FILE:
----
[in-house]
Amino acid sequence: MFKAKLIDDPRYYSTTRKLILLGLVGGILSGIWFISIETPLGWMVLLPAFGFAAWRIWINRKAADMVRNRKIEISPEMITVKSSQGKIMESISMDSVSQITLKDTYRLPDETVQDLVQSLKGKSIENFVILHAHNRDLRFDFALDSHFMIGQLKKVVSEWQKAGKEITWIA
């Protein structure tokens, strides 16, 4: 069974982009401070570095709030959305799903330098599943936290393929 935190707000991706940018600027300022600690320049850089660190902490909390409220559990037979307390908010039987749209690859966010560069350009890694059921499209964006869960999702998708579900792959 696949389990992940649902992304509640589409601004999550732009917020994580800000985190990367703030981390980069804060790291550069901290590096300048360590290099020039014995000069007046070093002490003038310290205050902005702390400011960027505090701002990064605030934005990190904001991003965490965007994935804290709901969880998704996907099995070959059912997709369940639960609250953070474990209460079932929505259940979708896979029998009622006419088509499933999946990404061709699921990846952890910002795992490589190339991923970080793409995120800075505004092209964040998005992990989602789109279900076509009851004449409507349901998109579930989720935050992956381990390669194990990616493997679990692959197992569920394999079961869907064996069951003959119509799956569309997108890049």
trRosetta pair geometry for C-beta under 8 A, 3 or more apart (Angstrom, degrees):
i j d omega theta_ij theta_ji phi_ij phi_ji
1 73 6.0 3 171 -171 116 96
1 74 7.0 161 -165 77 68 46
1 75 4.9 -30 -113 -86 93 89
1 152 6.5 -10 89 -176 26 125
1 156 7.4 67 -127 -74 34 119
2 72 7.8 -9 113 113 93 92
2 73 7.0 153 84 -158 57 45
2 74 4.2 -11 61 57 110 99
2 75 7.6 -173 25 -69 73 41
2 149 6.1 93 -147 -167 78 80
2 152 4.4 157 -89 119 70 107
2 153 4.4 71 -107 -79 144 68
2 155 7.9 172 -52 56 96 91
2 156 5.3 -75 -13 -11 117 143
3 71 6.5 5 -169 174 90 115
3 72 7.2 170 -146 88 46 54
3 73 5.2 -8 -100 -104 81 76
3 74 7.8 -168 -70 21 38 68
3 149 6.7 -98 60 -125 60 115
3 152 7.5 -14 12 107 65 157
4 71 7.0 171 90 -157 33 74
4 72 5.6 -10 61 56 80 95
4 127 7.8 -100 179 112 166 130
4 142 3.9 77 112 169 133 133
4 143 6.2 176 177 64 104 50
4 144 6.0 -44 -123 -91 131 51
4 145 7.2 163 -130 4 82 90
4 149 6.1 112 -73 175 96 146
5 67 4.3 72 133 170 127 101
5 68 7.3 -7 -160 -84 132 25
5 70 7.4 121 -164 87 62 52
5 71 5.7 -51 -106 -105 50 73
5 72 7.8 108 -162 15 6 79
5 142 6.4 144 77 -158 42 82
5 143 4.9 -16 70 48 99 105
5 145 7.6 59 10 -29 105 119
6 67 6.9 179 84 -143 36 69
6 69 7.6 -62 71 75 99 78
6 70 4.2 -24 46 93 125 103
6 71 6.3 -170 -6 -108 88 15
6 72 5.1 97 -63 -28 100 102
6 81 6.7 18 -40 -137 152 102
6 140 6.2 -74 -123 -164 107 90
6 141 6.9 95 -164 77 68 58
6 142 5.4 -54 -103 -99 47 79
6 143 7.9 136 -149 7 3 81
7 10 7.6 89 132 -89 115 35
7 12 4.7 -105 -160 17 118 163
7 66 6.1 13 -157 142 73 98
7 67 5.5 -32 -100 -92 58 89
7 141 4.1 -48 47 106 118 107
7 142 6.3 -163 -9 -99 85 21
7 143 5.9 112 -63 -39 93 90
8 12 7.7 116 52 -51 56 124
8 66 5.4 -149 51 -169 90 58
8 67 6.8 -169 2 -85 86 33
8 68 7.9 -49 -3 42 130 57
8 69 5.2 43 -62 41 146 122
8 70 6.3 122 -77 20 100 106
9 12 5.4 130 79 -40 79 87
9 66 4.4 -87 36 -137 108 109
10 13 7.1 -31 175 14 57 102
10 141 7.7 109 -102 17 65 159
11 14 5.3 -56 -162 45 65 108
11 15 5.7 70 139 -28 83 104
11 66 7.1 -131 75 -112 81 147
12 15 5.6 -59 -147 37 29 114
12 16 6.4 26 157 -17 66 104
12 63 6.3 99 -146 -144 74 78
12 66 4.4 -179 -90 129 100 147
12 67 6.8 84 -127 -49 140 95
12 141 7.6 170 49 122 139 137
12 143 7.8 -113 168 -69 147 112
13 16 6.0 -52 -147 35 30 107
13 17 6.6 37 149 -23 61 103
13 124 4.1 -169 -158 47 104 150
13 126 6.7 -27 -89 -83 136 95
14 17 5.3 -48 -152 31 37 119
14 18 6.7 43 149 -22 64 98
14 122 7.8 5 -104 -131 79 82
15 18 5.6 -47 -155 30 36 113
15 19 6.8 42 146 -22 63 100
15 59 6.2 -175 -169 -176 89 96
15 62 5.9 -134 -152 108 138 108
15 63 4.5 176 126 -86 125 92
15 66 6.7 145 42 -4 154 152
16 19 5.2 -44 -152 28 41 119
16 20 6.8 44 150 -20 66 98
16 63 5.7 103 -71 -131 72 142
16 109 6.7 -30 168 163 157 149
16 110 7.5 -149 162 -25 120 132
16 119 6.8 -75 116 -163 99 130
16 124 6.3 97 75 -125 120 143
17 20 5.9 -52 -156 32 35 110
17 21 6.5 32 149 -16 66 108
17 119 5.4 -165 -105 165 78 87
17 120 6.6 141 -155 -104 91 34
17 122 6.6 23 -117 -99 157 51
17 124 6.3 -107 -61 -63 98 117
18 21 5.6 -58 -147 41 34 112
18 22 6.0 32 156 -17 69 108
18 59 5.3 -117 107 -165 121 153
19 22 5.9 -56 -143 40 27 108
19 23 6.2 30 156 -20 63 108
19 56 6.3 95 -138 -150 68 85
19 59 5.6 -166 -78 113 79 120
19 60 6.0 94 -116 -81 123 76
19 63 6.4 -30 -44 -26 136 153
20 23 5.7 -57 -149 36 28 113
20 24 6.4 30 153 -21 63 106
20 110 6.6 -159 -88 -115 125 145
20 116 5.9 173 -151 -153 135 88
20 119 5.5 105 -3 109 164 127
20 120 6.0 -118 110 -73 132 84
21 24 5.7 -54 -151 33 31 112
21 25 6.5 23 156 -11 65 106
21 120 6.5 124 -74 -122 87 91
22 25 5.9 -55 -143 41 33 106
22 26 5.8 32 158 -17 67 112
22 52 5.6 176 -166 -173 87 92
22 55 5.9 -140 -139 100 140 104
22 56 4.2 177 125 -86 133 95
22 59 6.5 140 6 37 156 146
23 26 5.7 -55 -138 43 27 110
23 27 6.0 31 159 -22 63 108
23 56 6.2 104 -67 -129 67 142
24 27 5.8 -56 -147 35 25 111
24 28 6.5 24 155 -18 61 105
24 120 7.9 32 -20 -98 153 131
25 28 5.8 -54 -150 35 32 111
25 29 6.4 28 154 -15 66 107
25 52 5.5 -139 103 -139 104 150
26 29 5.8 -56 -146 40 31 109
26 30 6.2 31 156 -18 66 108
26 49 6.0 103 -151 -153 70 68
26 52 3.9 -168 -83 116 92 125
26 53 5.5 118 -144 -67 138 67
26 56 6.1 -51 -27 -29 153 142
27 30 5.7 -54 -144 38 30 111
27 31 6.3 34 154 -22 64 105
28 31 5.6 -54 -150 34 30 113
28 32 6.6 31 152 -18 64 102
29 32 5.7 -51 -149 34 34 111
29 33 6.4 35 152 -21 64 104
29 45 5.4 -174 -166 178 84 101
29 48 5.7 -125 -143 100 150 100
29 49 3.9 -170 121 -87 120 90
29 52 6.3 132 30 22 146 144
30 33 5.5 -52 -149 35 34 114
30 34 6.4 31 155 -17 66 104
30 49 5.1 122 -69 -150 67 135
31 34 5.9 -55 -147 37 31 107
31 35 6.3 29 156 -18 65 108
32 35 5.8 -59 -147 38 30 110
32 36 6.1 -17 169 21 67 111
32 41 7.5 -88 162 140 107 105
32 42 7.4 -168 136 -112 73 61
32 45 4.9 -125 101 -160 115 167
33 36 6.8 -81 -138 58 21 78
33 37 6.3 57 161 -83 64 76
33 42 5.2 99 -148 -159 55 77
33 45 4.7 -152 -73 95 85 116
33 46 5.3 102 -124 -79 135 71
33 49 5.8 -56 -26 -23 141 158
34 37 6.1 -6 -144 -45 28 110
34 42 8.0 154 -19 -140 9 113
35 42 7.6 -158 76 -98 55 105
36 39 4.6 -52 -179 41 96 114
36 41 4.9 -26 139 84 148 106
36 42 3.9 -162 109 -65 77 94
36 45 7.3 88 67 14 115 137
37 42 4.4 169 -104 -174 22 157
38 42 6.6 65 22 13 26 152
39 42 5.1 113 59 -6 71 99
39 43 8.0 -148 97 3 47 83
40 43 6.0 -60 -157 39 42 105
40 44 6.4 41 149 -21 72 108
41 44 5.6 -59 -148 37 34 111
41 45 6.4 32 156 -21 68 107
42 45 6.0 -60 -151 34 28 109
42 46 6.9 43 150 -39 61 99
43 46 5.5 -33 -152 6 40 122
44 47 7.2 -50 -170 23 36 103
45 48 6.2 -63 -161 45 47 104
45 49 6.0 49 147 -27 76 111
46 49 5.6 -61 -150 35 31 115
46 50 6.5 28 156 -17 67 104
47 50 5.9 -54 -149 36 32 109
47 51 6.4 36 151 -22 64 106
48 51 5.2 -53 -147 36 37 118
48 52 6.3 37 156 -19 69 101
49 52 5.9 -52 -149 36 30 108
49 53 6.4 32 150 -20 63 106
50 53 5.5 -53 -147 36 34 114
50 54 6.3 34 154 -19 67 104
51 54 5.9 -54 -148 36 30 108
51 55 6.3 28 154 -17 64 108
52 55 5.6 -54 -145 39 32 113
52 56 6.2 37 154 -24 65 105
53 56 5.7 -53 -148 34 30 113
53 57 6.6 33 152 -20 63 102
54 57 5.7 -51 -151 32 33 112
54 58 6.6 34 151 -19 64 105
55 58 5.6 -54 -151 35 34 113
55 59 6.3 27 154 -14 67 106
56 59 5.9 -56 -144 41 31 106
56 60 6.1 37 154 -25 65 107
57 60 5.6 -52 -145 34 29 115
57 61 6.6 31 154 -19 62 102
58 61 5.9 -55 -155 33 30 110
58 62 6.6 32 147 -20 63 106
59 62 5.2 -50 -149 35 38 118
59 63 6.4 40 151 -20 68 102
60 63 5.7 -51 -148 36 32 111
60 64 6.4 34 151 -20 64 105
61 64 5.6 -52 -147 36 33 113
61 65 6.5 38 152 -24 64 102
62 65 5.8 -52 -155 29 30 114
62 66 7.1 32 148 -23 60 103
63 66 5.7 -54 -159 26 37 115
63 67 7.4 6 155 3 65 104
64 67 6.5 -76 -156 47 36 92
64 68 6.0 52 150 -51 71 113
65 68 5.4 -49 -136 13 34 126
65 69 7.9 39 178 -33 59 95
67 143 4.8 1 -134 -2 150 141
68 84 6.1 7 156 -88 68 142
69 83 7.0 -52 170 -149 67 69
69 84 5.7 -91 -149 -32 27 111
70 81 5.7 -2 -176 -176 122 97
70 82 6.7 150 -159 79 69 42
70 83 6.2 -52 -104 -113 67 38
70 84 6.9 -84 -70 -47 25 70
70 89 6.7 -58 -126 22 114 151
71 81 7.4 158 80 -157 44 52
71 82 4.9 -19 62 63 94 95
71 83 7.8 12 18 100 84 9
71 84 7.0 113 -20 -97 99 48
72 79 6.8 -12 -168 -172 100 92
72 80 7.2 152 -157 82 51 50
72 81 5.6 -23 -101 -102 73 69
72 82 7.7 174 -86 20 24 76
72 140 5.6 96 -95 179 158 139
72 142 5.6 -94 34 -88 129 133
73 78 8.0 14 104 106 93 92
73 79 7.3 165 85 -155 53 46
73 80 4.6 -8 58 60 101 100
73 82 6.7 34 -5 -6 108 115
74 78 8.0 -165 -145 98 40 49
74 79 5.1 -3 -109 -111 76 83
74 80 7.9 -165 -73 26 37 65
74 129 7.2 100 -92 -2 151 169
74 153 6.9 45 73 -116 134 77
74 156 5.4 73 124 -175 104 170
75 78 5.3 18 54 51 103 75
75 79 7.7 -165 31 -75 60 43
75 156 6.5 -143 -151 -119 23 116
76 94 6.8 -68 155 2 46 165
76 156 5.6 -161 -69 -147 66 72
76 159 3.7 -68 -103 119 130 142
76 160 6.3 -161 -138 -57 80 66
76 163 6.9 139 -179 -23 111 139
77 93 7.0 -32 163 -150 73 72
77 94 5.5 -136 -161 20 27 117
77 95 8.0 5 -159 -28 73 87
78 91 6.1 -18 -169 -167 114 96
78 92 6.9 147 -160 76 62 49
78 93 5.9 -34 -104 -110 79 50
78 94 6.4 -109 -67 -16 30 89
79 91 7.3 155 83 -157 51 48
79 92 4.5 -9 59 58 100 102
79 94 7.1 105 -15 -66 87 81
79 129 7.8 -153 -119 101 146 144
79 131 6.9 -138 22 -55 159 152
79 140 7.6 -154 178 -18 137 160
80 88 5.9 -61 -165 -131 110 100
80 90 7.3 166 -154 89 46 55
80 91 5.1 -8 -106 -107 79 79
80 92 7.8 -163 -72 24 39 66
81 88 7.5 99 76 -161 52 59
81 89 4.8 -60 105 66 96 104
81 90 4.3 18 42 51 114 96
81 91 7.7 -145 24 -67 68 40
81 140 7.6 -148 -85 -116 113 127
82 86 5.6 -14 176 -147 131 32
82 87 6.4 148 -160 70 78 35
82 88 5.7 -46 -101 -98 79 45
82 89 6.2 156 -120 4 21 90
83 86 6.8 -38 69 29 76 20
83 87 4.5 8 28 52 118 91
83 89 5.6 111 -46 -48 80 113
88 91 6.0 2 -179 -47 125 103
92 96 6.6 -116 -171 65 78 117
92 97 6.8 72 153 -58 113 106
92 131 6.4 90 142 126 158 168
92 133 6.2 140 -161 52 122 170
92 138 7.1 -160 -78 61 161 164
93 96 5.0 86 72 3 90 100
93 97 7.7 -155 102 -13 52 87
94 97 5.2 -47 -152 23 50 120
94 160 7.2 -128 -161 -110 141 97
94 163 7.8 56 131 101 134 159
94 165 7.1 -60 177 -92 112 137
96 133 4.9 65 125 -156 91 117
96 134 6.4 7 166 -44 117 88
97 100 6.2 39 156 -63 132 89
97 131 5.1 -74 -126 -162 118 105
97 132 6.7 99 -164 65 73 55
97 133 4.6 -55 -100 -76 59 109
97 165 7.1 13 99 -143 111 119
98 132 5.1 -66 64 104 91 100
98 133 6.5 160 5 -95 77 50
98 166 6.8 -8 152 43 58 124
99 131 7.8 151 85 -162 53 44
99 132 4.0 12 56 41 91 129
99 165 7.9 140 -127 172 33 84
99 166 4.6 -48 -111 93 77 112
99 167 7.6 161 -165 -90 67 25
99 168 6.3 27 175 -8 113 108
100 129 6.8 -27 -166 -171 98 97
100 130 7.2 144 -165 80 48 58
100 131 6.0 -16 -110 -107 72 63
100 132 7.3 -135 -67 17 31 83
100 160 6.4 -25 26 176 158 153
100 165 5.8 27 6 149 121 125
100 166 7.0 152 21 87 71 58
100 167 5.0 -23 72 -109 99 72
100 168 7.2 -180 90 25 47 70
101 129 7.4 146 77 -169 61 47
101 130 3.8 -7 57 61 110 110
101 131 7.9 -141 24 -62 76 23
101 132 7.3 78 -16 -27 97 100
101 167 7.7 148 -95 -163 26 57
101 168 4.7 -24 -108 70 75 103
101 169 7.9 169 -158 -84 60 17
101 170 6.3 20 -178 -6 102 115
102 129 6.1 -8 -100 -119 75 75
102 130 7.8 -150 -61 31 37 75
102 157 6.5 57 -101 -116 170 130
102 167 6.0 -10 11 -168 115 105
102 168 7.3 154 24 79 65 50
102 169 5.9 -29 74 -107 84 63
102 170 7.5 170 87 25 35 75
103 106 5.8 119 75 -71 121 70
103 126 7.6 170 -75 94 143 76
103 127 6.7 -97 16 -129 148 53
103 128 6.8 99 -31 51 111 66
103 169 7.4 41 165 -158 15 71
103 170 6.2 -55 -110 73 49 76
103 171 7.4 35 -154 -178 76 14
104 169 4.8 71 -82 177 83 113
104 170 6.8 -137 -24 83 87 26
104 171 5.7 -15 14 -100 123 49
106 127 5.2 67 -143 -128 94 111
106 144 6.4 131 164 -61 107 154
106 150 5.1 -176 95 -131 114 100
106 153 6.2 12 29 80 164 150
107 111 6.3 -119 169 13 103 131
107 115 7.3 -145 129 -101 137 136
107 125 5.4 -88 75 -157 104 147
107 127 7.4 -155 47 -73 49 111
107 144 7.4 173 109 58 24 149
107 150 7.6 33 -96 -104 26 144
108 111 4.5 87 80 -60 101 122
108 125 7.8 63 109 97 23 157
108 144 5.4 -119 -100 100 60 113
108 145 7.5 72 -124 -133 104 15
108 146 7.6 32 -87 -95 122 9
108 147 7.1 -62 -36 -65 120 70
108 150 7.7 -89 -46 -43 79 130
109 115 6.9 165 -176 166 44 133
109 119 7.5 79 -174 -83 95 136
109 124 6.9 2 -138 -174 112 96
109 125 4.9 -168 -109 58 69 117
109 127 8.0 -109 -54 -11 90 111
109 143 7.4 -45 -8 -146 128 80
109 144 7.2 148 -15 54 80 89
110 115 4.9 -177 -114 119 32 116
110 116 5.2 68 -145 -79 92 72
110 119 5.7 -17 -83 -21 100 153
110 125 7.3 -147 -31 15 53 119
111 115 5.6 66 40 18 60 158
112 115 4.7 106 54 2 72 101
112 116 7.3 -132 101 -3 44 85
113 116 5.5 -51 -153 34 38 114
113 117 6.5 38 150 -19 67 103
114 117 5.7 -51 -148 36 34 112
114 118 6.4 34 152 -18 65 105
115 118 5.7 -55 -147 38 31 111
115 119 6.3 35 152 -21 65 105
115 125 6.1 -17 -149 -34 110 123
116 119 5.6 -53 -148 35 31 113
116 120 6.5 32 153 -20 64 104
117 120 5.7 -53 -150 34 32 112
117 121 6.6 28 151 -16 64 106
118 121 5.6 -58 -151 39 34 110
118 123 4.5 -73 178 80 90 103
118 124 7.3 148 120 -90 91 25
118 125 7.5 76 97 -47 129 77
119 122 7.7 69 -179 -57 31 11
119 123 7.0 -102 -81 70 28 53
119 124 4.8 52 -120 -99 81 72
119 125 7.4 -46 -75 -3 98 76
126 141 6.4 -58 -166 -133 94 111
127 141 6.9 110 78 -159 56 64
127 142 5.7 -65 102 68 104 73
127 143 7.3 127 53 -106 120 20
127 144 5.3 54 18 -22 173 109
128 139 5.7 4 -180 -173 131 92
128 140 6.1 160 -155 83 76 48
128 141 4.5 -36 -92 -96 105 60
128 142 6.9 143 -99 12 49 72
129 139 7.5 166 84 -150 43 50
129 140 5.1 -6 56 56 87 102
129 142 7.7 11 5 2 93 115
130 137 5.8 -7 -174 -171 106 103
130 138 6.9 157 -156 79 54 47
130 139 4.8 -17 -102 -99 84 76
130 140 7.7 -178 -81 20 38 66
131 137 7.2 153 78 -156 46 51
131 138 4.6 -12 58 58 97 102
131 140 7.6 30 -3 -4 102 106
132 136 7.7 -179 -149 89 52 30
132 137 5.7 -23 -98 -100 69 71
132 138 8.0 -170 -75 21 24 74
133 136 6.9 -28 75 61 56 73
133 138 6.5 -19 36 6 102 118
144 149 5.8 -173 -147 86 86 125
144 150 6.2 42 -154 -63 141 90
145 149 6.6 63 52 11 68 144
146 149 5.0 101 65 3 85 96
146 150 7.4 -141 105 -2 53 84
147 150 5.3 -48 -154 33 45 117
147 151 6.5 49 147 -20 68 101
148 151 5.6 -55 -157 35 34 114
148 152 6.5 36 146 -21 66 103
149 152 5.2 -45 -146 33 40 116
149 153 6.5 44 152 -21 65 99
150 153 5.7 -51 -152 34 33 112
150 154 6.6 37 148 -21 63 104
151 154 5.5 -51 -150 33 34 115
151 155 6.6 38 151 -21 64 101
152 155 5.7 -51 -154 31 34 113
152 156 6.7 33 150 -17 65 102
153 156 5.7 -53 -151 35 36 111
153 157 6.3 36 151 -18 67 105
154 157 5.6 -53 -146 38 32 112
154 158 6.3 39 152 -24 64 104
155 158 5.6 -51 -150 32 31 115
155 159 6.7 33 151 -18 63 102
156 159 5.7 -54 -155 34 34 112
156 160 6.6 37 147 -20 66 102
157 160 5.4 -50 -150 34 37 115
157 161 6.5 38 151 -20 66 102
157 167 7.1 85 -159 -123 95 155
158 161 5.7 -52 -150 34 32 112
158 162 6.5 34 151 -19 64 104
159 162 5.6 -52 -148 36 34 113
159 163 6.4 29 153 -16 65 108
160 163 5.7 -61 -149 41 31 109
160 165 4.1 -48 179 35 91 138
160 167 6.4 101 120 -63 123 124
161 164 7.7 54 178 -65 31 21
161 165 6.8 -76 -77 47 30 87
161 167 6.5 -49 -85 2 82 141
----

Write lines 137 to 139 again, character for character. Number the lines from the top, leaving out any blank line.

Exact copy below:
25 52 5.5 -139 103 -139 104 150
26 29 5.8 -56 -146 40 31 109
26 30 6.2 31 156 -18 66 108